Over the years, palaeontologists have catalogued literally millions of fossil occurrences in the Paleobiology Database, an immense store of information that outlines the shape of life through time.

By drawing on this information, the data scientist Jennifer Hoyal Cuthill at the University of Essex and colleagues used machine learning to track major shifts in species diversity over the past 541 million years. The mark of biodiversity disasters was unmistakable. The researchers noticed the traditional Big Five mass extinctions, as well as an additional seven. Broadscale catastrophes are not nearly as rare as had been previously thought. But when the scientists looked at when life bloomed, they didn’t find a neat relationship between extinction and increased biodiversity. Of 17 events that the researchers called ‘mass radiations’ of life, only two seemed to be associated with a mass extinction.

One of the times that stood out in the new analysis is a slice of prehistory known as the Carboniferous. Hoyal Cuthill and colleagues noticed a major diversity spike at around 358 million years ago, at the beginning of the period. This was a time when new plant species were rapidly evolving on land, providing entirely new ecosystems for terrestrial invertebrates – from ancient millipedes to dragonflies – and the amphibious vertebrates that lurked at the water’s edge, looking for insects to munch. Life transcended the aquatic realm to come ashore, with entirely novel ecosystems taking root. There’s no evidence that a mass extinction had anything to do with this burst. The last mass extinction was more than 7 million years earlier, too ancient to have spurred the profusion of plants and animals that evolved to thrive on land.

But there was something else, perhaps easy to miss on first glance. Hoyal Cuthill and her co-authors didn’t just look at when mass extinctions or radiations occurred. They also examined when species appear and disappear from the fossil record to get some sense of how sharp each of these changes were. During the Cambrian Explosion of 541 million years ago, for example, 87 per cent of known species first appear in the fossil record and only about 12 per cent of species disappear. Just like the name suggests, the Cambrian Explosion was a major burst of evolutionary novelty. But when the researchers looked for the event’s inverse – a time when most species go extinct and few appear – the closest they could find was the end-Permian mass extinction that occurred 289 million years later, when 73 per cent of species went extinct and only 19 per cent appeared in the fossil record. The way mass extinctions and mass radiations play out doesn’t match with each, and they aren’t even related to each other. And that tells us something fundamental about the shape of life on Earth.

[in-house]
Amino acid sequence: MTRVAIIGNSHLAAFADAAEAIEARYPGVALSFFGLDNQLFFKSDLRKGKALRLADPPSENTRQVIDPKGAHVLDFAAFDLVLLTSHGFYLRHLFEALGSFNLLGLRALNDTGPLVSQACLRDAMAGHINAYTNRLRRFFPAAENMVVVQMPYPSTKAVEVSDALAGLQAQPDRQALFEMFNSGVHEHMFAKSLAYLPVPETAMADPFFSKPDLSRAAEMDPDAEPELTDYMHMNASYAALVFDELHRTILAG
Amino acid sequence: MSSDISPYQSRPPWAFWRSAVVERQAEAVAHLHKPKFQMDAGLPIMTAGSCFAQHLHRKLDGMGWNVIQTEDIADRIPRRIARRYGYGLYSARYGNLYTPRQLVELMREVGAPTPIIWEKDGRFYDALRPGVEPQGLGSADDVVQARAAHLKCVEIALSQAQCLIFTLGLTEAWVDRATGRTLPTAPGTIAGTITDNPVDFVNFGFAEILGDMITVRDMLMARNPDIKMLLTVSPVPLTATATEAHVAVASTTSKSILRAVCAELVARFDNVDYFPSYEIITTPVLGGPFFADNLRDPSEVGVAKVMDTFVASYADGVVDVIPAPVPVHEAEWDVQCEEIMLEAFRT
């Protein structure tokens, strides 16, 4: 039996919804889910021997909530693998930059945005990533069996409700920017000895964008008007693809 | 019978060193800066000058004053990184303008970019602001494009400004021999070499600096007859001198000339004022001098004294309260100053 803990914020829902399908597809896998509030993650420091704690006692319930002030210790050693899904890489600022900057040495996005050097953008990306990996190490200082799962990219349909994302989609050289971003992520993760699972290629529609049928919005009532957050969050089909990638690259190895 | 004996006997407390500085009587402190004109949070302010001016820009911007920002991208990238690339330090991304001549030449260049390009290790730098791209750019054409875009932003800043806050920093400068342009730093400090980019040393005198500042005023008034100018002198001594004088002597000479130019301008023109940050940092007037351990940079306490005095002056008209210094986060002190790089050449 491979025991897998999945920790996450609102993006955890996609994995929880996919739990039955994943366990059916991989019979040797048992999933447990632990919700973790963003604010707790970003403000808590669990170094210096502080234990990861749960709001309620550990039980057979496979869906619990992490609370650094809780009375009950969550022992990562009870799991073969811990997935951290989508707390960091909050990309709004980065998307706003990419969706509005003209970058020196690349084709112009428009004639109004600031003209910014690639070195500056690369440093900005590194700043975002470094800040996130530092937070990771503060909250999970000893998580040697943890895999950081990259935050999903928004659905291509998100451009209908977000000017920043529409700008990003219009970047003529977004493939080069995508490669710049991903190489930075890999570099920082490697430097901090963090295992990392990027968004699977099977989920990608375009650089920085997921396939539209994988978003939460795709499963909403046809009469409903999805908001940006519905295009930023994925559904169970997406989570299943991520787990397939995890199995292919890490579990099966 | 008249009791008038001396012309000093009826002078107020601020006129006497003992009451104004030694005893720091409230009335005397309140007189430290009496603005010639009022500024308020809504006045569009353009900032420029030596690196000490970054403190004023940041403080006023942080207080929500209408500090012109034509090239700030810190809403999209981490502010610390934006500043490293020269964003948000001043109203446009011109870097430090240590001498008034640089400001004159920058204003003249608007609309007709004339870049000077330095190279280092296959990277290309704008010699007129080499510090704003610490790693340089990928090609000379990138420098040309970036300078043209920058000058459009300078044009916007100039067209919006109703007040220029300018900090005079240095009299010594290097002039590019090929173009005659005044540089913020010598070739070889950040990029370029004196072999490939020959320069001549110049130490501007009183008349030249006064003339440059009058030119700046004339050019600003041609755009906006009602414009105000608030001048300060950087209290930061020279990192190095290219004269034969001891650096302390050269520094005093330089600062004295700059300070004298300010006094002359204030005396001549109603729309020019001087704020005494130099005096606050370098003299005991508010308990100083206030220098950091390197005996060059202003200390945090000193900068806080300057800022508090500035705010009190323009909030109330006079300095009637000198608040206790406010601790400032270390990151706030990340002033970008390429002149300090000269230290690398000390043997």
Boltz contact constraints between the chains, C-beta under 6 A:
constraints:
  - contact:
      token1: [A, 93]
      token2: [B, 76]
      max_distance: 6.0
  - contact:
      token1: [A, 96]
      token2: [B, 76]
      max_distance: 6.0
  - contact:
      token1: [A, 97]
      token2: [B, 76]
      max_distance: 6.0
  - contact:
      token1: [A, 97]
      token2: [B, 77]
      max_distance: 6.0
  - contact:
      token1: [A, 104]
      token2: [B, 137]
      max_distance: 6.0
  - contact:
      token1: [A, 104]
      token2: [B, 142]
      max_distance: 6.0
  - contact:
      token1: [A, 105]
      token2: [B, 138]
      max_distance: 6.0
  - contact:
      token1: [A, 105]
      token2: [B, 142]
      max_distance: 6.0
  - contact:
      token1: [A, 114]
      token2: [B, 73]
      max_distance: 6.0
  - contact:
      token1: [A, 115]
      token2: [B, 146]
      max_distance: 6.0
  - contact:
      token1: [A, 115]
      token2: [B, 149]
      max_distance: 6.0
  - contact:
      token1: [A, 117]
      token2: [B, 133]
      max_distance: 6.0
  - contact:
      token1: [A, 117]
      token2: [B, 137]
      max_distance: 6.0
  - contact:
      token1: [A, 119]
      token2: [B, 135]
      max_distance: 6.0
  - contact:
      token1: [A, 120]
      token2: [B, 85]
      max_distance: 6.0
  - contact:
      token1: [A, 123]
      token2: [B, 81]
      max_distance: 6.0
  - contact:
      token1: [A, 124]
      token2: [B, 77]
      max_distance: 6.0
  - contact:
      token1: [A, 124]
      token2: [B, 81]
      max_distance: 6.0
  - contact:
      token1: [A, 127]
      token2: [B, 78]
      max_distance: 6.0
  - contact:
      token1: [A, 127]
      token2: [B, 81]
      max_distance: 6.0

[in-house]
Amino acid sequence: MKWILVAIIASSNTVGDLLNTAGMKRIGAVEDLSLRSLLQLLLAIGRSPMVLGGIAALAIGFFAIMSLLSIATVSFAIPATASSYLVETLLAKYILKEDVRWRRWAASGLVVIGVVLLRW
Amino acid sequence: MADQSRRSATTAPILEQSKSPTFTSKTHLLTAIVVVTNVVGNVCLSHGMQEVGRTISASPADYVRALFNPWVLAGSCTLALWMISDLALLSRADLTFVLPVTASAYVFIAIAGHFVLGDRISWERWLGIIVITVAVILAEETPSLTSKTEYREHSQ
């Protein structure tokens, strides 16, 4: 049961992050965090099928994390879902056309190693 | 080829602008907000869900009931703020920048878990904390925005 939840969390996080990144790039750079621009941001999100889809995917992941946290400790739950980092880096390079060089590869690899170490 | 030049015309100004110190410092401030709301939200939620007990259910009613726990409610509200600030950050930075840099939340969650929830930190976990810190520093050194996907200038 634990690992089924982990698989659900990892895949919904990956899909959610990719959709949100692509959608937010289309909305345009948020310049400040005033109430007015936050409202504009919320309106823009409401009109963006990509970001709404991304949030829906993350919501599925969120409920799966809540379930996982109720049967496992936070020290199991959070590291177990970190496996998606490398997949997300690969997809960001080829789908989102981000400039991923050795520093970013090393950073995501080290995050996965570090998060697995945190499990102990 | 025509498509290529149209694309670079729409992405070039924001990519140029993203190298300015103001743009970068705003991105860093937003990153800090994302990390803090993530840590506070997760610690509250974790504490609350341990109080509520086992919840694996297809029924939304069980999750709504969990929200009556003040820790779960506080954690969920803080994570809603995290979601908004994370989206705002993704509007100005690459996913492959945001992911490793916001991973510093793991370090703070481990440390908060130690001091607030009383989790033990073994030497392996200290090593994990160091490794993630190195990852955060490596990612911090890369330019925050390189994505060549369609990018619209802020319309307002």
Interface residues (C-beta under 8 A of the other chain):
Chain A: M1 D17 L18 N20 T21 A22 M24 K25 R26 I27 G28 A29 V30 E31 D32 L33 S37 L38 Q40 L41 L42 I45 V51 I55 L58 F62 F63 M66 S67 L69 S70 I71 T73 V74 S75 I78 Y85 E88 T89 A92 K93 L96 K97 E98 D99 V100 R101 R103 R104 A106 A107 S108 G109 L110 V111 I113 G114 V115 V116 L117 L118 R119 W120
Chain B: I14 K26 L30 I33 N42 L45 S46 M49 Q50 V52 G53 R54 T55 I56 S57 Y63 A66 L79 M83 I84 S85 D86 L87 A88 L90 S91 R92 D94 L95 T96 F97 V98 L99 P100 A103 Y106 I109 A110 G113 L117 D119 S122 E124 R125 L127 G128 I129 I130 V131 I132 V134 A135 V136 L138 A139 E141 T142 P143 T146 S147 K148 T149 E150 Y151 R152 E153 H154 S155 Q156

Naturalists of old envisioned the history of life as the story of progress, of life becoming more advanced and complex through the ages in a way that upholds humanity as the highest form of life. Those notions were replaced by a vision of ecosystems that do not have a preordained direction but are always building up to similar layers of complexity, just as a forest might go through multiple stages before reaching a ‘climax community’ of many interacting species. It’s a view that sees life through time almost as a glass that is filled, drained, and filled to a similar level again, reaching a particular point where ecosystems seem more or less stable with a full complement of producers, herbivores, carnivores, omnivores, scavengers and so on, taking up the available ecological space.

But the new results reveal that life is not constantly striving to reinvent the same relationships or reach the same waterline time and again. Sometimes, due to an environmental shift or the origin of an evolutionary novelty such as eyesight, species rapidly diversify in response. Other times, ecological shifts quickly and dramatically cut back many species almost in the same instant, but without any promise that the previous order of life will be replayed or restored. The shape of life’s diversity is far more varied and responsive than we previously understood, with evolution’s greatest radiations usually having little to do with mass extinctions.

Palaeontologists have already begun accumulating evidence for this new view of life’s rhythm through Deep Time. The change even touches upon our own prehistory and how our present Age of Mammals rose out of the wreck of the Cretaceous world.

During the Age of Reptiles, the traditional story goes, mammals were small, insect-snatching creatures that lived in fear of the great saurians. Mammals thrived only when the asteroid struck at the end of the Cretaceous, decimating the dinosaurs. But multiple studies have underscored how this story isn’t true.

Prehistoric relatives of ours called mammaliaformes pioneered niches similar to those of raccoons, otters, flying squirrels, anteaters and other beasts familiar to us today. They were so successful that they temporarily shouldered out our more direct mammalian relations. In short, the complexity of mammal diversity had a greater effect on our evolutionary pedigree than the presence or absence of T rex and company.